Perhaps the most striking element of the Somali-piracy action film "Captain Phillips" is Barkhad Abdi's performance as a desperate criminal. Moviegoers have had countless opportunities to see Tom Hanks be great; a prominently featured performance by a Somali actor is a far less common, and a very welcome, sight.
Abdi makes his movie debut with "Phillips" -- proof positive that the director Paul Greengrass, with this film, was interested in being a bit more careful with casting than he'd been in the past, when he cast a Moroccan actor as a Saudi hijacker in "United 93."
A good actor is able to do all manner of things, and no one is too exercised about, say, Meryl Streep playing an Australian or Brit. But when it comes to nationalities whose stories we don't see on-screen as often, unimaginative or careless casting denies talented people the chance to represent their own experience. Maybe Tonto could have had a bit more dignity, in "The Lone Ranger," if he'd been played by a Native American actor; perhaps a Persian actor would have made "Prince of Persia," a movie that threw all manner of vaguely Middle Eastern clichés at the wall, a bit less sloppy (though, of course, it's not the job of actors of color to "save" stereotype-ridden film projects). Maybe if the American crew had known that there's a difference between Chinese and Japanese people, "Memoirs of a Geisha" would have been a bit more deeply felt.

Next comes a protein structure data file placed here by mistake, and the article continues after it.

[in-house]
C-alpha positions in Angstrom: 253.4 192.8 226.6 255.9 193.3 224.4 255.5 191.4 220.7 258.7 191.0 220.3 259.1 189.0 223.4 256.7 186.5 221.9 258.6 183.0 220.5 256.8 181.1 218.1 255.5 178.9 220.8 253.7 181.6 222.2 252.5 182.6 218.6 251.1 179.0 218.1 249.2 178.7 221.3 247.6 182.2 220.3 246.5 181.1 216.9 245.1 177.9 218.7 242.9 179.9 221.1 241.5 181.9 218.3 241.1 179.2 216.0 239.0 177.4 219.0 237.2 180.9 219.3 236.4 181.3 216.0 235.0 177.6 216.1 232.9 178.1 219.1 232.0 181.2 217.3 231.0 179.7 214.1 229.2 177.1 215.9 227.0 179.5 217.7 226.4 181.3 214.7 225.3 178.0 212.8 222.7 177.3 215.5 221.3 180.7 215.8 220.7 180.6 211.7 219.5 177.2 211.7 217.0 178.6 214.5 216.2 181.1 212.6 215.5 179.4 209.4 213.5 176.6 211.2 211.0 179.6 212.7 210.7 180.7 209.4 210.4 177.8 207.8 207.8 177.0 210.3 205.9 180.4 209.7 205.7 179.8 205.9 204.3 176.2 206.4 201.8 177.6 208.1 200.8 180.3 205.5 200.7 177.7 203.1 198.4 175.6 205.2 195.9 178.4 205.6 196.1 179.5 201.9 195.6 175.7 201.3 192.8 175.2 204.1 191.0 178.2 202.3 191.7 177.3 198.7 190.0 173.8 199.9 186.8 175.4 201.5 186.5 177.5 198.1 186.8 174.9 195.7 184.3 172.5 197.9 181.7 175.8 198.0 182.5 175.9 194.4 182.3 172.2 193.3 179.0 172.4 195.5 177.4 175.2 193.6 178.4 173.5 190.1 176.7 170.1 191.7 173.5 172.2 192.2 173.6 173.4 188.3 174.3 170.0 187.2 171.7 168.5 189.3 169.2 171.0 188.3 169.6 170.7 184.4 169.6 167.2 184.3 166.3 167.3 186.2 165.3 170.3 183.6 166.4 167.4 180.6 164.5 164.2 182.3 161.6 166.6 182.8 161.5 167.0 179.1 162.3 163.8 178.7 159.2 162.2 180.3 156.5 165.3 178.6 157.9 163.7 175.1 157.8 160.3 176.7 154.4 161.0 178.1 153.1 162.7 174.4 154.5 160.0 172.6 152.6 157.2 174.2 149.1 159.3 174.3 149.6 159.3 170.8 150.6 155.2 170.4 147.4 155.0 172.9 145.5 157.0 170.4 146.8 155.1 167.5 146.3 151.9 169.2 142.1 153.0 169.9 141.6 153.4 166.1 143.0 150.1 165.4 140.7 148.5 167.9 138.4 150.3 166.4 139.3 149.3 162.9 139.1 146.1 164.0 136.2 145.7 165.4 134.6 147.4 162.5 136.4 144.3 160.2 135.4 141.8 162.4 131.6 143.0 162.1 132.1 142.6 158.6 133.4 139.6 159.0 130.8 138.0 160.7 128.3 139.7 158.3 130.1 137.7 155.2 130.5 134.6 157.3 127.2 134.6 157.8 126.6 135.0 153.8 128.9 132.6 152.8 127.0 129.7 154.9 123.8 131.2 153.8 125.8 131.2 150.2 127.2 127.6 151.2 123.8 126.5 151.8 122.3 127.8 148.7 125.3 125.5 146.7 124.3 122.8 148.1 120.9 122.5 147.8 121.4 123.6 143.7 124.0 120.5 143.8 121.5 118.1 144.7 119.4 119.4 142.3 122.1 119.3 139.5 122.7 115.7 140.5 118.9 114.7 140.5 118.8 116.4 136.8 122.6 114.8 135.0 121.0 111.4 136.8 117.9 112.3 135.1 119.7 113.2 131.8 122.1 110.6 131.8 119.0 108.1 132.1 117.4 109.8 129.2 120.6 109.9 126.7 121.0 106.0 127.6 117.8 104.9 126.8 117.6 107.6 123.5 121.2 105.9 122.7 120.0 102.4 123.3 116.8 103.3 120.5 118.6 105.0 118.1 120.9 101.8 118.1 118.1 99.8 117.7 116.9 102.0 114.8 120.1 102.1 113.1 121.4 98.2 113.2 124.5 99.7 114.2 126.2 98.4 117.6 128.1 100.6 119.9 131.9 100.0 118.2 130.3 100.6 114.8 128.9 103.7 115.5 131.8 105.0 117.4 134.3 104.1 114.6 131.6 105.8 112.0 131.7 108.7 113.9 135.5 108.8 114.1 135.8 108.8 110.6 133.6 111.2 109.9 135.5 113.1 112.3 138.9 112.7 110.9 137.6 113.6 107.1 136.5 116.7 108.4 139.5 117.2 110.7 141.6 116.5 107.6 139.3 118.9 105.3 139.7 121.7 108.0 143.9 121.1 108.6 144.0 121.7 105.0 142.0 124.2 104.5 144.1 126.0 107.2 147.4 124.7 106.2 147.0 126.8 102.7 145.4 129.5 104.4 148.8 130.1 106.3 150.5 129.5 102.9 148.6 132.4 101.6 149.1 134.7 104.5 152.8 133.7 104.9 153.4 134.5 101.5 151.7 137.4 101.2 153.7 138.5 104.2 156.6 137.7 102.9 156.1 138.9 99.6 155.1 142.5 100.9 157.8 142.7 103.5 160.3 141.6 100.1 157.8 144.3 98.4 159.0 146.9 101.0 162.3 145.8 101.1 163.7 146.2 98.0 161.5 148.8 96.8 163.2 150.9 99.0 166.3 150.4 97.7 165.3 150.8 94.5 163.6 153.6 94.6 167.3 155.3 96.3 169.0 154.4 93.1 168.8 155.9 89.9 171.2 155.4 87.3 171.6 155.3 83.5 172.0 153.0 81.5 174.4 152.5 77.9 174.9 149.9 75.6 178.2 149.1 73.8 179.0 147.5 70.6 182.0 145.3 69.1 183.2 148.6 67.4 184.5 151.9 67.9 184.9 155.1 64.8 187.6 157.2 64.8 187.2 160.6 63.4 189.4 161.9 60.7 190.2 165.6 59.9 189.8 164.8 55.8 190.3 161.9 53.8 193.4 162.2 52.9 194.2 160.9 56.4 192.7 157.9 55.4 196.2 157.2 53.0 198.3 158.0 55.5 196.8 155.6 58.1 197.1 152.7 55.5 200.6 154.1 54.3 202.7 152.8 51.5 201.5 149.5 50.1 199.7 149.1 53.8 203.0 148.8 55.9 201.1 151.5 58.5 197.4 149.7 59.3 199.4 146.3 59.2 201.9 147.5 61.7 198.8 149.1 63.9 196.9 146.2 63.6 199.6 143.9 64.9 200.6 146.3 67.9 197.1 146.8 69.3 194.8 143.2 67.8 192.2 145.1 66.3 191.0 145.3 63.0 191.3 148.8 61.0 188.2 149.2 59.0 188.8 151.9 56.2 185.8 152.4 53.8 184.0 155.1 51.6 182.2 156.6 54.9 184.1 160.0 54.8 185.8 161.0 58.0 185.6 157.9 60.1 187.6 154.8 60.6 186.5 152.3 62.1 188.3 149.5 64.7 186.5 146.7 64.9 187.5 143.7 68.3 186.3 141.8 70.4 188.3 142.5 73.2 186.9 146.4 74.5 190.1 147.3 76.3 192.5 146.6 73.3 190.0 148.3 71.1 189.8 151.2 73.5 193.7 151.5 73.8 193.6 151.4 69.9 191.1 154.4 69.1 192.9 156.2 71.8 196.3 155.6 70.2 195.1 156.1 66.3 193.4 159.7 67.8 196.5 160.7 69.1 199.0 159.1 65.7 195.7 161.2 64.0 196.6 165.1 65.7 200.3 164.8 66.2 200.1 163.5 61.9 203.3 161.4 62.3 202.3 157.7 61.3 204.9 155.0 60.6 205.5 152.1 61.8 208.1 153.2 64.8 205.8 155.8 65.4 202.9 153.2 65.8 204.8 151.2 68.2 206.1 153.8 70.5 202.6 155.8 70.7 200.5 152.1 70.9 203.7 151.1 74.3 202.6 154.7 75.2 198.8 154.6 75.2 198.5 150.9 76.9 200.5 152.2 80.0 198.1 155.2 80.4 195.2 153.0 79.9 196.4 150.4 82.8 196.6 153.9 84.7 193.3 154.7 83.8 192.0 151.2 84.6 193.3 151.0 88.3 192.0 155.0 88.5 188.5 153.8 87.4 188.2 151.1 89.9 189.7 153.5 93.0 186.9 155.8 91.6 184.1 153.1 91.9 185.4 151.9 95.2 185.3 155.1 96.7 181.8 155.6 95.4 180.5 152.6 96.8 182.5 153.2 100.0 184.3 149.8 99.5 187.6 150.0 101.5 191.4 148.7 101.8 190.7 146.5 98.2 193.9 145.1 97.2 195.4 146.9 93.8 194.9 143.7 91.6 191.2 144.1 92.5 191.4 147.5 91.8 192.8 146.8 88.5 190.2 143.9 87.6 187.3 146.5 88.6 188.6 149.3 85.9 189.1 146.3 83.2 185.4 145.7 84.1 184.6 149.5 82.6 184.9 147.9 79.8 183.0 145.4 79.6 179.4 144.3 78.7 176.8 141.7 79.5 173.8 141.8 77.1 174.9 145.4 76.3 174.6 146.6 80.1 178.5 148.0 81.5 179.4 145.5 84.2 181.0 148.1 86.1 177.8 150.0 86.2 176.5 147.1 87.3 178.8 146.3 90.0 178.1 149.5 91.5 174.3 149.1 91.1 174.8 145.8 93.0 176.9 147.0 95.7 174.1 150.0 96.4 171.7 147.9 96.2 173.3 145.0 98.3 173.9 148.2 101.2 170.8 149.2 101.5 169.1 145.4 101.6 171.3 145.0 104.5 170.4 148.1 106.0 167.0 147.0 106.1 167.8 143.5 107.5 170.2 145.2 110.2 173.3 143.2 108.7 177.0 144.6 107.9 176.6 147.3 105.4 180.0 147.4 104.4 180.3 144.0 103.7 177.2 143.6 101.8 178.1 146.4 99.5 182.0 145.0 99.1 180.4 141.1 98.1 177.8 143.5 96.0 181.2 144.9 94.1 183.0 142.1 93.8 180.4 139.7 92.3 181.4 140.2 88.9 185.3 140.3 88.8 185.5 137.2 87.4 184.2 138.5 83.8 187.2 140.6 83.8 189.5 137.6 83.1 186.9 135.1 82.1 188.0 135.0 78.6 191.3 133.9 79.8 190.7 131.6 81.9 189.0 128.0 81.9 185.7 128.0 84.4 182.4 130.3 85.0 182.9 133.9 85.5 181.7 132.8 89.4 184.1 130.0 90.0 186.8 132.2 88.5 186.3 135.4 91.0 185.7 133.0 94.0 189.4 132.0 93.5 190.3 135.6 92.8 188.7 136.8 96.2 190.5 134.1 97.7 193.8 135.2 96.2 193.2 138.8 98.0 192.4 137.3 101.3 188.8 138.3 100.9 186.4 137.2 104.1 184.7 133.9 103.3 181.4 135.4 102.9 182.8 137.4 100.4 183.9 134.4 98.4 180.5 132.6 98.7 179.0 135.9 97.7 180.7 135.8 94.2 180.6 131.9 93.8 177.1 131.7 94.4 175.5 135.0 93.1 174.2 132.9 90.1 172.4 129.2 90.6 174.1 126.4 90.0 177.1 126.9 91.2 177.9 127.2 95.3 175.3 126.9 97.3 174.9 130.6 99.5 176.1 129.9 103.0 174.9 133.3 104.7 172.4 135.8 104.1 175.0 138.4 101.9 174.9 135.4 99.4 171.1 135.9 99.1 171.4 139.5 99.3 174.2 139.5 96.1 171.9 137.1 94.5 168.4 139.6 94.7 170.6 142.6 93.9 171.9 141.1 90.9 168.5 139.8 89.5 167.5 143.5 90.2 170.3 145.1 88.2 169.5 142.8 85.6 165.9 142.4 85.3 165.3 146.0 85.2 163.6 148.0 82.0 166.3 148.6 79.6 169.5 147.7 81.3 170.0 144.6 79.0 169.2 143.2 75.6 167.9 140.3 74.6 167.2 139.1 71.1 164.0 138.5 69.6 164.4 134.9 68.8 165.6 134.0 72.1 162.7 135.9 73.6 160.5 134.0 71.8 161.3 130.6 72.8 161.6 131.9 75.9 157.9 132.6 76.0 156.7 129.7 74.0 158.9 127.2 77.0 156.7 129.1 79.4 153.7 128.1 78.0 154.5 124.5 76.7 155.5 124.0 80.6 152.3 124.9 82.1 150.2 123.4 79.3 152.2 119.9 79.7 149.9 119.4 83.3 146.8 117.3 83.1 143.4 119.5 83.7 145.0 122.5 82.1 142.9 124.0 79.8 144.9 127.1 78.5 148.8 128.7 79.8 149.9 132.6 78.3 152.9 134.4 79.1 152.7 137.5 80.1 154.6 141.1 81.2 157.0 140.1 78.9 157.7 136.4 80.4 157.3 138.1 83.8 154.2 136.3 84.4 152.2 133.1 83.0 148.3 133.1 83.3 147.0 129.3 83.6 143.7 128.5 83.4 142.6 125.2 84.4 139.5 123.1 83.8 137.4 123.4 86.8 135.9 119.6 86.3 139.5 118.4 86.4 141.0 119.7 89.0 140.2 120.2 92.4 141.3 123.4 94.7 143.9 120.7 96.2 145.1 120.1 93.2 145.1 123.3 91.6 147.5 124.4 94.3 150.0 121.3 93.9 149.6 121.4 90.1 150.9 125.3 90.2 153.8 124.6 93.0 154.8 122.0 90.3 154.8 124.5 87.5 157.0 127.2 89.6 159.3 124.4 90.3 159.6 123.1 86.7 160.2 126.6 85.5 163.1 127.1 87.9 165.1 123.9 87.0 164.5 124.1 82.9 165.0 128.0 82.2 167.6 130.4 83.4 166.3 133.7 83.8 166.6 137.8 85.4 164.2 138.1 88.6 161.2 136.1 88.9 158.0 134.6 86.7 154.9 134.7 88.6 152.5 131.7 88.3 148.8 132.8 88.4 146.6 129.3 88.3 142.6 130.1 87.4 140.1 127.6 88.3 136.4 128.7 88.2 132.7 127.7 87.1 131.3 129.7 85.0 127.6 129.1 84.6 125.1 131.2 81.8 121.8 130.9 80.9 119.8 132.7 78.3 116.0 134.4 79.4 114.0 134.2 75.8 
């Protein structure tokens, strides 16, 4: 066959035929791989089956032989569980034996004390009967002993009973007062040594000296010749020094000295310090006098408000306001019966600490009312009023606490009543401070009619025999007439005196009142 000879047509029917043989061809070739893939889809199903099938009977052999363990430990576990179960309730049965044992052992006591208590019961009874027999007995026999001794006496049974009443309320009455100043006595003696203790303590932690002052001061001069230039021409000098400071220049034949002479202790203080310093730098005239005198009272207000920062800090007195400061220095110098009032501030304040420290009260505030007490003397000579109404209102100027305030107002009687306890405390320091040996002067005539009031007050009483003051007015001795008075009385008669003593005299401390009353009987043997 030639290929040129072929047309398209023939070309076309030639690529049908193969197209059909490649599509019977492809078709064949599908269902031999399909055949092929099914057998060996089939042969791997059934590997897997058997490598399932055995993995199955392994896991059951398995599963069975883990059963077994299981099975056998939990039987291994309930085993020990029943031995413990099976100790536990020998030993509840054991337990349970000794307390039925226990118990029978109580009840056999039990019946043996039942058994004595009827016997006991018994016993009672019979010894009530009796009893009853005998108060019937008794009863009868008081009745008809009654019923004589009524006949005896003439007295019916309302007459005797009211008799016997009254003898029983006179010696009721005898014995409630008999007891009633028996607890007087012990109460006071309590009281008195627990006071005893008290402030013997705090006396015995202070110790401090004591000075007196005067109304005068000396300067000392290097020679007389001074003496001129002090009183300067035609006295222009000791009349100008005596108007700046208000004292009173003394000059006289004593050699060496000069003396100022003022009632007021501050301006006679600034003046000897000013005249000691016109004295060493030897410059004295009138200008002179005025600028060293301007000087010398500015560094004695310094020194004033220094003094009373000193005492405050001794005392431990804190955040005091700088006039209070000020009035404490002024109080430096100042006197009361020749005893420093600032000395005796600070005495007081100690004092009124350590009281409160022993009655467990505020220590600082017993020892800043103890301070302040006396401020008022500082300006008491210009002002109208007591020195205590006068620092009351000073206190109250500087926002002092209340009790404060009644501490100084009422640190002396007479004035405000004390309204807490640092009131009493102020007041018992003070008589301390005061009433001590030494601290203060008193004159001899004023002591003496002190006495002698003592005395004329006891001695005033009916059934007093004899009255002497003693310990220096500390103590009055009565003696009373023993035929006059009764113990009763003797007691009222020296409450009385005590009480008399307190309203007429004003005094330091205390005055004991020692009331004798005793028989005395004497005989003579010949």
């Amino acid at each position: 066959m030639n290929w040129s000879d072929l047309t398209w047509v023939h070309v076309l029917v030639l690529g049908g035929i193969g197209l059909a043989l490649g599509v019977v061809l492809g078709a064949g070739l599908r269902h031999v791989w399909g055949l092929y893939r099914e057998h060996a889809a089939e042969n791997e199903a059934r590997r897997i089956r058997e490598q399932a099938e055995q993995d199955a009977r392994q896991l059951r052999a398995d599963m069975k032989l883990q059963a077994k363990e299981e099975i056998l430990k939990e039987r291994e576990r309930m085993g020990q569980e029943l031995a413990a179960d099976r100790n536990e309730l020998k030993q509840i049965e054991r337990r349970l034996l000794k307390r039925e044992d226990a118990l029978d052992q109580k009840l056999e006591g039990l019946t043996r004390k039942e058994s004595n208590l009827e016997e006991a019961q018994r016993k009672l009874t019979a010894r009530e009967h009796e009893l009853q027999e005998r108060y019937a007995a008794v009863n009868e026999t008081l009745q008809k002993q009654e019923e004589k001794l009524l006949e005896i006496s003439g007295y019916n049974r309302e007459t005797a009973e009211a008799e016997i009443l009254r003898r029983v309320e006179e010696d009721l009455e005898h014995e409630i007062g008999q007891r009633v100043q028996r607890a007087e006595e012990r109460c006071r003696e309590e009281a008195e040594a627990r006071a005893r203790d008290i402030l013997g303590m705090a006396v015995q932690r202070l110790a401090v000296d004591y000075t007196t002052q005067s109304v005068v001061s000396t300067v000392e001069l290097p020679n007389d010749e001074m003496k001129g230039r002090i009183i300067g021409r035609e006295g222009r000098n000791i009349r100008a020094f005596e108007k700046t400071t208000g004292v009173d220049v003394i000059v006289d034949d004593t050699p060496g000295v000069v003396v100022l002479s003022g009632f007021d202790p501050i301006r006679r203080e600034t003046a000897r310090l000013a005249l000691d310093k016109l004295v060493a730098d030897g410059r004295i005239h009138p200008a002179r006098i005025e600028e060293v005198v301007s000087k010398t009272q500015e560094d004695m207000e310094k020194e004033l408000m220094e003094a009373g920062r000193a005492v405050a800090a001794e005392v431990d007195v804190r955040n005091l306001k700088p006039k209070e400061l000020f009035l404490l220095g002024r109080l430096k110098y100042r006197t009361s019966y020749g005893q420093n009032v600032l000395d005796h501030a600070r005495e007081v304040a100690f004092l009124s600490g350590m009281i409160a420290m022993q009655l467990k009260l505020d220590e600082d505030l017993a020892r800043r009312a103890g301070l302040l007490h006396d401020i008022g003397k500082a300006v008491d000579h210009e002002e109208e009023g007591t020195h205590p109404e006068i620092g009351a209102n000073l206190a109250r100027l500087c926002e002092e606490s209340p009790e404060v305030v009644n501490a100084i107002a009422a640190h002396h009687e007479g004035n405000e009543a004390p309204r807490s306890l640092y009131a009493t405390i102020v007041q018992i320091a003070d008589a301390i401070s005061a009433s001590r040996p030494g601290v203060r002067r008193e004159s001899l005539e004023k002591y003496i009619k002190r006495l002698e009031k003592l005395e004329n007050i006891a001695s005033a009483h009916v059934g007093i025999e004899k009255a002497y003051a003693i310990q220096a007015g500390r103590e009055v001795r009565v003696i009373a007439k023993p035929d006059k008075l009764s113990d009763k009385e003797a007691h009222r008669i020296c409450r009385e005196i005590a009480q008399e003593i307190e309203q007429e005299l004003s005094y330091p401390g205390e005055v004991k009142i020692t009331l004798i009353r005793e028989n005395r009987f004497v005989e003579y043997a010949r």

Here are some movies that didn't get the equation right.
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